Here is Sam Agro’s take on Edmond Good and Emmanuelle Chateauneuf’s take on Shirley Fortune that will appear in the comic:
Enough was raised through the Canadiana auction to pay for a run of about 300 copies but the problem will be figuring out the best way to let people who would be interested in it know about it and have those people be able to put an order in for it online. At this point, I don’t want to make the comic available digitally. It is intended to be a one-shot, limited-run, old-school, physical floppy tribute comic and, if these limited copies run out, that will be it. It is a tribute comic and not meant to be a moneymaker. I welcome any suggestions on how to properly make the comic available.
Here is our working layout for the two-page spread for the Aram Alexanian piece done by Joe Ollmann as an example of the contents:
All the original artwork for the Trailblazers comic will be exhibited at the RAID Studio Gallery on Queen West in Toronto from December through to the first half of January. There should be some sort of small opening event during the first week and I hope that some of the artists will be able to show up in person. Thinking about it, the Trailblazers comic itself would serve as an excellent catalogue for the show and this could be one way I could sell it. The show will certainly be a way to bring these old WWII Canadian comic creators back into the current comics community again.
It also looks like I will be involved in London, Ontario’s Words festival in November in the way of making a presentation about retired math professor Eddy Smet’s involvement in the London comics community and his donation of Canadian golden age comics to the archives at Western University. It may be in the form of a Powerpoint presentation, or an interview with Eddy, or a combination of both. I’ll be happy to bring out Eddy’s contribution to comics culture in London in whatever form is decided upon.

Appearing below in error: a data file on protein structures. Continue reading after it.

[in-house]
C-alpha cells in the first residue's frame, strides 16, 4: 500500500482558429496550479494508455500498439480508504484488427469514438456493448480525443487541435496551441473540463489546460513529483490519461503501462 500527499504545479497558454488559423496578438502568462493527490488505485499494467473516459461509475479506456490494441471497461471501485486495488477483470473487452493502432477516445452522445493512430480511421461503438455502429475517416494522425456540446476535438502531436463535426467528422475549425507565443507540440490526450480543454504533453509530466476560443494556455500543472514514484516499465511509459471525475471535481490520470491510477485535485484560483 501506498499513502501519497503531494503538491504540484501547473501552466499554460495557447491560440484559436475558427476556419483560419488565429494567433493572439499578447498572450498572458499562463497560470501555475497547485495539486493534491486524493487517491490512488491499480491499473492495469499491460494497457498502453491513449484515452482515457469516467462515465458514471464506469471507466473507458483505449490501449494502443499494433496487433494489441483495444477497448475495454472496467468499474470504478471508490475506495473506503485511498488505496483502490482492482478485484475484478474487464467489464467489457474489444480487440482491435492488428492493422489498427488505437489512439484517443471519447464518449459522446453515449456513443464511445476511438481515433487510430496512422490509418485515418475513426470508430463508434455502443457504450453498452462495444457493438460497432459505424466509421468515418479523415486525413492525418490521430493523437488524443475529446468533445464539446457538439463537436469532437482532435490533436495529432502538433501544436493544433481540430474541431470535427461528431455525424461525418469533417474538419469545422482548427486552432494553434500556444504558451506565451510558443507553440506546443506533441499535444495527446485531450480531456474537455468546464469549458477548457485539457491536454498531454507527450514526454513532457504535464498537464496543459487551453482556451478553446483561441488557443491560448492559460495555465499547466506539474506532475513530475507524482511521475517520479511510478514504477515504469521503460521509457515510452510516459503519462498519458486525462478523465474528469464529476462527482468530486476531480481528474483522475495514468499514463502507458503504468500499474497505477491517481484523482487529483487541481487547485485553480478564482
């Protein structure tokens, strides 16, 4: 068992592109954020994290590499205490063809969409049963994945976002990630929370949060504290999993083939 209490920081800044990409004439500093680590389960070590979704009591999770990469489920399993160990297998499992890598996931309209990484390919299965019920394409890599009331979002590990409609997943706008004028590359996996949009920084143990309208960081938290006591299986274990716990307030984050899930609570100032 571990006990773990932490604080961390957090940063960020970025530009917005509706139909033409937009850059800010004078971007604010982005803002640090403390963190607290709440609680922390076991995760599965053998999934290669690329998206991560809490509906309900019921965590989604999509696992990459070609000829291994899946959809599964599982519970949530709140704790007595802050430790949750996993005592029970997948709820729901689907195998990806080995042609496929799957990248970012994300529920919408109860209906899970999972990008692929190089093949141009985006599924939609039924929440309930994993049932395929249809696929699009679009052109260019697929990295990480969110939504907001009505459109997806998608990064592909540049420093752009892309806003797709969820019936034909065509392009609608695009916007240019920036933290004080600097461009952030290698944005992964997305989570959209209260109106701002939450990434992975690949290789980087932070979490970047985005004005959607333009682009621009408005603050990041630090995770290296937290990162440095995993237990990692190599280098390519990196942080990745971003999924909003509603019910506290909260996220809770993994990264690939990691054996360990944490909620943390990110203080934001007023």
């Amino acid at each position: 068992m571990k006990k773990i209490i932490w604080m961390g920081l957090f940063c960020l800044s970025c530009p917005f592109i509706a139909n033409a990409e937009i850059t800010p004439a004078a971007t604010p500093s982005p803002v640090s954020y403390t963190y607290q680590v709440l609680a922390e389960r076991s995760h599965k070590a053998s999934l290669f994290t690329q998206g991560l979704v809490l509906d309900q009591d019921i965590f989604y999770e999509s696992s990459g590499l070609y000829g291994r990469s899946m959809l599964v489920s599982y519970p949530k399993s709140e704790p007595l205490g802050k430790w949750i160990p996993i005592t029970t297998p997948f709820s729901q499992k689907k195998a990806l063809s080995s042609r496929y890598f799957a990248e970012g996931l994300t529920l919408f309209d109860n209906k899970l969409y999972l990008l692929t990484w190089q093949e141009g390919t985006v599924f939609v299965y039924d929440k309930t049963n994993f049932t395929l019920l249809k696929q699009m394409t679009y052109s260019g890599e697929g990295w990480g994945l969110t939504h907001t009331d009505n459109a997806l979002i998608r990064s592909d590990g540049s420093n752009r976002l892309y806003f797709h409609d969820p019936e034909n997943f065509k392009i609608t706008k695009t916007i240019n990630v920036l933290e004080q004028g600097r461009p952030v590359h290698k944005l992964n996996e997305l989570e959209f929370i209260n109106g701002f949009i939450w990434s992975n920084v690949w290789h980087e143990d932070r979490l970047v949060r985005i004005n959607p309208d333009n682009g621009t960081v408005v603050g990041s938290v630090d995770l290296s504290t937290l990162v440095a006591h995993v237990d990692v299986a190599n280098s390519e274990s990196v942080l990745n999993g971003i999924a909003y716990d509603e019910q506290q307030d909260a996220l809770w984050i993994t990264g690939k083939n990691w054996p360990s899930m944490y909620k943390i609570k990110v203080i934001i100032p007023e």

The last thing to report on is the March 2022 exhibit at the Carnegie Gallery in Dundas, Ontario. I am co-curating this with John Farr who is the son-in-law of Aram Alexanian and who was the designer behind my Heroes of the Home Front book. The exhibit will be about four WWII Canadian comic book creators who were based at the time in Hamilton, Ontario. These four are Aram Alexanian, Harry Brunt, Edmond Good, and Win Mortimer. Three of the four were based in Hamilton during the war, but Good, halfway through the war and Mortimer just after, moved to the States and found their later fame there. Harry Brunt did his Bell Features comic work from the Simcoe area, but came to Hamilton just after the war and never left.
There will be some great, seldom-seen original art by these four Hamilton cartoonists at this exhibit. I hope many of you will be able to get out and take a look at the rare items on display. I’m trying to think of a good name for it and may just call it “WWII Steel City Supermen” even though Harry Brunt didn’t get there until after the war. Here are a couple of items that will be on exhibit at this show:
Overall, still a good number of things to look forward to in the coming months if you love old Canadian comics.